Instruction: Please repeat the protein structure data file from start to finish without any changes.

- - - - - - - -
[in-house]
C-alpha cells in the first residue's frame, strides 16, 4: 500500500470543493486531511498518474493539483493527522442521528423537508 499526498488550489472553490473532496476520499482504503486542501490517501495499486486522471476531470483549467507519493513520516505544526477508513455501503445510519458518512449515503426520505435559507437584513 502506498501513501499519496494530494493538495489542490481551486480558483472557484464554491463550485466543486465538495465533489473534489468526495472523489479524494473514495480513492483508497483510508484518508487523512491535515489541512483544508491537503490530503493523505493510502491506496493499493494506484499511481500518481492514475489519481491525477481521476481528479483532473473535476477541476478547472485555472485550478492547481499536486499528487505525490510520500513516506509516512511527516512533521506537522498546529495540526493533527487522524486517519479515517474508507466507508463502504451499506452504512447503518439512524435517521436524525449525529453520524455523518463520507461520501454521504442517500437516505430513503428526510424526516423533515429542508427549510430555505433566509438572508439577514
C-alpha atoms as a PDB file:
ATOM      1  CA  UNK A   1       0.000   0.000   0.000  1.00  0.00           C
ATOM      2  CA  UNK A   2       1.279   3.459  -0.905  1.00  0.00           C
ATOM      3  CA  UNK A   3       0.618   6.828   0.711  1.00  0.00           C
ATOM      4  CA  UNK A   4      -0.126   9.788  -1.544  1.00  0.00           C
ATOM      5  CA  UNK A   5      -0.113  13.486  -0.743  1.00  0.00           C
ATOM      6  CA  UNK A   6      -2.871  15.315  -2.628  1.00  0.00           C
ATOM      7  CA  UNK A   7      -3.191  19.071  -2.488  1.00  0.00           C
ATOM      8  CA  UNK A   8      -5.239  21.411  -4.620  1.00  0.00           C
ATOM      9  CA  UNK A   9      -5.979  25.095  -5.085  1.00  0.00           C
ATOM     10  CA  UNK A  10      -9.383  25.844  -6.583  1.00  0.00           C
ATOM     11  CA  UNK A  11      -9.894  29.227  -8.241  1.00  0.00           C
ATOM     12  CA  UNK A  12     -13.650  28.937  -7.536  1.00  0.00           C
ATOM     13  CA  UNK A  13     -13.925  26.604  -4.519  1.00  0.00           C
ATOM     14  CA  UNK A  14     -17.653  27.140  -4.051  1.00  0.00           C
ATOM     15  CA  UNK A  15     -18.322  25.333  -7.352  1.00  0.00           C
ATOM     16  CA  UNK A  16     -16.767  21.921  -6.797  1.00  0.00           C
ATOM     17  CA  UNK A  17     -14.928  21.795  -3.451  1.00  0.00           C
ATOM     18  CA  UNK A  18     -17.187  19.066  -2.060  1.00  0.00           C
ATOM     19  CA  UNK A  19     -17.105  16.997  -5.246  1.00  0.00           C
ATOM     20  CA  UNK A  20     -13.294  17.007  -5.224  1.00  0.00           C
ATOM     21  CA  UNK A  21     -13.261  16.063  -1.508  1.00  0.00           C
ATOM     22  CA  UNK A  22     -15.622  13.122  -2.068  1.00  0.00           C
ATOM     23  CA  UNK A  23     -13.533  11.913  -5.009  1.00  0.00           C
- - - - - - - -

[in-house]
C-alpha cells in the first residue's frame, strides 16, 4: 500500500470543493486531511498518474493539483493527522442521528423537508 499526498488550489472553490473532496476520499482504503486542501490517501495499486486522471476531470483549467507519493513520516505544526477508513455501503445510519458518512449515503426520505435559507437584513 502506498501513501499519496494530494493538495489542490481551486480558483472557484464554491463550485466543486465538495465533489473534489468526495472523489479524494473514495480513492483508497483510508484518508487523512491535515489541512483544508491537503490530503493523505493510502491506496493499493494506484499511481500518481492514475489519481491525477481521476481528479483532473473535476477541476478547472485555472485550478492547481499536486499528487505525490510520500513516506509516512511527516512533521506537522498546529495540526493533527487522524486517519479515517474508507466507508463502504451499506452504512447503518439512524435517521436524525449525529453520524455523518463520507461520501454521504442517500437516505430513503428526510424526516423533515429542508427549510430555505433566509438572508439577514
C-alpha atoms as a PDB file:
ATOM      1  CA  UNK A   1       0.000   0.000   0.000  1.00  0.00           C
ATOM      2  CA  UNK A   2       1.279   3.459  -0.905  1.00  0.00           C
ATOM      3  CA  UNK A   3       0.618   6.828   0.711  1.00  0.00           C
ATOM      4  CA  UNK A   4      -0.126   9.788  -1.544  1.00  0.00           C
ATOM      5  CA  UNK A   5      -0.113  13.486  -0.743  1.00  0.00           C
ATOM      6  CA  UNK A   6      -2.871  15.315  -2.628  1.00  0.00           C
ATOM      7  CA  UNK A   7      -3.191  19.071  -2.488  1.00  0.00           C
ATOM      8  CA  UNK A   8      -5.239  21.411  -4.620  1.00  0.00           C
ATOM      9  CA  UNK A   9      -5.979  25.095  -5.085  1.00  0.00           C
ATOM     10  CA  UNK A  10      -9.383  25.844  -6.583  1.00  0.00           C
ATOM     11  CA  UNK A  11      -9.894  29.227  -8.241  1.00  0.00           C
ATOM     12  CA  UNK A  12     -13.650  28.937  -7.536  1.00  0.00           C
ATOM     13  CA  UNK A  13     -13.925  26.604  -4.519  1.00  0.00           C
ATOM     14  CA  UNK A  14     -17.653  27.140  -4.051  1.00  0.00           C
ATOM     15  CA  UNK A  15     -18.322  25.333  -7.352  1.00  0.00           C
ATOM     16  CA  UNK A  16     -16.767  21.921  -6.797  1.00  0.00           C
ATOM     17  CA  UNK A  17     -14.928  21.795  -3.451  1.00  0.00           C
ATOM     18  CA  UNK A  18     -17.187  19.066  -2.060  1.00  0.00           C
ATOM     19  CA  UNK A  19     -17.105  16.997  -5.246  1.00  0.00           C
ATOM     20  CA  UNK A  20     -13.294  17.007  -5.224  1.00  0.00           C
ATOM     21  CA  UNK A  21     -13.261  16.063  -1.508  1.00  0.00           C
ATOM     22  CA  UNK A  22     -15.622  13.122  -2.068  1.00  0.00           C
ATOM     23  CA  UNK A  23     -13.533  11.913  -5.009  1.00  0.00           C